Whether you’re dining out at a Mexican restaurant, or looking for a satisfying savory snack, everyone loves chips and salsa! Fortunately for those following the low FODMAP diet, chips and salsa can still be enjoyed. You will just need to make a few simple modifications to ensure diet compliance. Read on to learn how to select low FODMAP chips and salsa, how to make other low FODMAP dishes with these ingredients, and to discover low FODMAP-friendly food brands to keep an eye out for next time you’re at the grocery store. You’ll need to download the free Fig app to view these products. Fig will also show you which grocery stores carry these items.
Nachos usually consist of tortilla chips, shredded cheese, salsa, sour cream, guacamole, and other fixings like sliced green onion, refried beans, and jalapenos. For low FODMAP modifications, use corn tortilla chips with a simple ingredient list, such as Que Pasa Yellow Corn Tortilla Chips. Sharp cheddar cheese such as Tillamook Shredded Sharp Cheddar Cheese is low in lactose and therefore low FODMAP compliant. Swap out regular salsa for a low FODMAP brand such as FODY Low FODMAP Medium Salsa. It does not contain onions or garlic, both of which are high in the FODMAP fructans. You can either skip the sour cream, or opt for a lactose-free version, such as Green Valley Lactose-Free Sour Cream.
If you’re using green onions as a topping, be sure to use only the dark green portion at the end, rather than the bulb. Similar to onion and garlic, the bulb portion of green onions is high in fructans. The dark green portion, however, is not and therefore low FODMAP-friendly. Hold off on the refried beans, which will be high in both fructans and galactooligosaccharides (GOS) even in small portions. You can still use sliced jalapeno for a kick, but if you like your nachos extra spicy, keep in mind that the low FODMAP portion size for jalapenos is 1 small chili pepper per sitting. At larger portion sizes, jalapenos become high in the FODMAP fructose.
Most salsas that you’ll find at the grocery store or served at restaurants are high in fructans from the onion and/or garlic added. Fortunately, low FODMAP salsa is fairly easy to make from scratch by omitting the onion and garlic. Additionally, certain brands make low FODMAP salsas, which have been FODMAP tested at portions of 2 tablespoons per serving. Keep an eye out for these low FODMAP salsa brands next time you’re at the grocery store:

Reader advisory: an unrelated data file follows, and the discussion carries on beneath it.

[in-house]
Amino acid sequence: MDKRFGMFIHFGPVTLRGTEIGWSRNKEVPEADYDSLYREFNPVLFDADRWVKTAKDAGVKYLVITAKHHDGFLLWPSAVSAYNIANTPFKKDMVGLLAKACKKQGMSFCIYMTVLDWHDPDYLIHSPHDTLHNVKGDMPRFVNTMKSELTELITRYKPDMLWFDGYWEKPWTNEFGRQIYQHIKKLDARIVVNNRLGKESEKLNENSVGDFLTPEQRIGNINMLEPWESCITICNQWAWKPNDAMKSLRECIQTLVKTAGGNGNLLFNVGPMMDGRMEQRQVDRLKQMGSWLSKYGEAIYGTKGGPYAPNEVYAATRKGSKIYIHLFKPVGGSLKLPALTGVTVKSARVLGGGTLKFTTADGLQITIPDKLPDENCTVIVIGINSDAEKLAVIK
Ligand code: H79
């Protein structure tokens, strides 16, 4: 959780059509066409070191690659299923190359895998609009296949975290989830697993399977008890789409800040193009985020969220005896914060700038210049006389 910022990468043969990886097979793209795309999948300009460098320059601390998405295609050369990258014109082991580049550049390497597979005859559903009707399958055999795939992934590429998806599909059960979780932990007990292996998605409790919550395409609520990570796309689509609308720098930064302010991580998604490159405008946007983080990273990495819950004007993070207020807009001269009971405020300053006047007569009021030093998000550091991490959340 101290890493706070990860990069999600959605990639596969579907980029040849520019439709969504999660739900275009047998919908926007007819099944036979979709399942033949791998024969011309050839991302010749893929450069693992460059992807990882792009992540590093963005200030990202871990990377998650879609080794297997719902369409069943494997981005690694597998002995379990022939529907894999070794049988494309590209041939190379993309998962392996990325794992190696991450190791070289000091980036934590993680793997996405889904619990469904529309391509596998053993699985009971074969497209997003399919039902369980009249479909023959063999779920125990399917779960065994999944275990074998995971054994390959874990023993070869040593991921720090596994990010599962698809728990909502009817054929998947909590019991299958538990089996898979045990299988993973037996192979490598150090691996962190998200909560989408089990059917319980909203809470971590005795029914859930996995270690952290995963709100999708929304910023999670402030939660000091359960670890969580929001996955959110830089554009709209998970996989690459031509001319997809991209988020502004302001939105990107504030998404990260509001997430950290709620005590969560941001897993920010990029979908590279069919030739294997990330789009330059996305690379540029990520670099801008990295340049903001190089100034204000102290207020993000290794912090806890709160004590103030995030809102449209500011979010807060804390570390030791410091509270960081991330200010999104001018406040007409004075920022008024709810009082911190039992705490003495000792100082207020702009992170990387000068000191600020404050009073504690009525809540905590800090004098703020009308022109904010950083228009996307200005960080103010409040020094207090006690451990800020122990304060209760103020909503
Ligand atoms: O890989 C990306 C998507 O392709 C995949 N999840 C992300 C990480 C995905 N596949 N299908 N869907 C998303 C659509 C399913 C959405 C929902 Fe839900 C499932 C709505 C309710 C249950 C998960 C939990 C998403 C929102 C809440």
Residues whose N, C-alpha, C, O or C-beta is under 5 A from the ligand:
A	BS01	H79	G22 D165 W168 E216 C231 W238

Tortilla chips made from wheat flour are high in fructans. Corn tortilla chips, however, are fair game while following the low FODMAP diet. Look for chips with simple ingredient lists such as corn, salt, and oil. As long as no high FODMAP flavorings are added, such as garlic or onion powder, they’ll be low FODMAP compliant.
Here are some low FODMAP-friendly tortilla chip brands to check out:
There are plenty of low FODMAP chip varieties to choose from, including corn chips, corn tortilla chips, rice chips, potato chips, and plantain chips. That said, it’s important to keep an eye out for sneaky sources of FODMAPs on ingredient lists. For example, “natural flavors” may indicate garlic or onion powder, so it’s best to practice caution if you see this phrase pop up on an ingredient list. Other ingredients to steer clear of include high FODMAP grains like wheat flour, which is high in fructans. Sweeteners like molasses and honey may be added for flavoring, but they’re high in the FODMAP fructose. Luckily, your Fig Ingredient Scanner can save you time and trouble at the store by scanning ingredient labels for you!
Here are some low FODMAP-friendly chip brands to try:
Queso is a delicious dip made from melted cheeses, spices, and chilies. Most queso that you’ll find at restaurants or on grocery store shelves is high in FODMAPs, since many contain onion and/or garlic and lactose-containing dairy products. To make your own low FODMAP version, use aged cheeses low in lactose, such as sharp cheddar or Monterey Jack. You’ll also want to omit the onion and garlic. You can add garlic-infused olive oil or the dark green portion of green onions to achieve a similar flavor.
If your recipe calls for milk or cream cheese, use lactose-free versions instead, such as Lactaid Milk and Green Valley Lactose Free Cream Cheese. While cream cheese is technically low FODMAP in small portion sizes of 2 tablespoons or less per serving, if your recipe calls for a large amount or if you’re eating a larger portion size, it’s best to use a lactose-free version.
Chips and salsa are a crowd-pleasing snack that can still be enjoyed while following the low FODMAP diet. Additionally, with a few simple substitutions, tasty dishes made from or typically enjoyed with chips and salsa can be low FODMAP-friendly. Hopefully you now have a better idea of what to look for when selecting low FODMAP chips and salsa, and are familiar with a few low FODMAP brands to check out next time you’re grocery shopping. Remember to use your Fig Ingredient Scanner to quickly and easily identify chips, salsa, and other foods suitable for your dietary needs.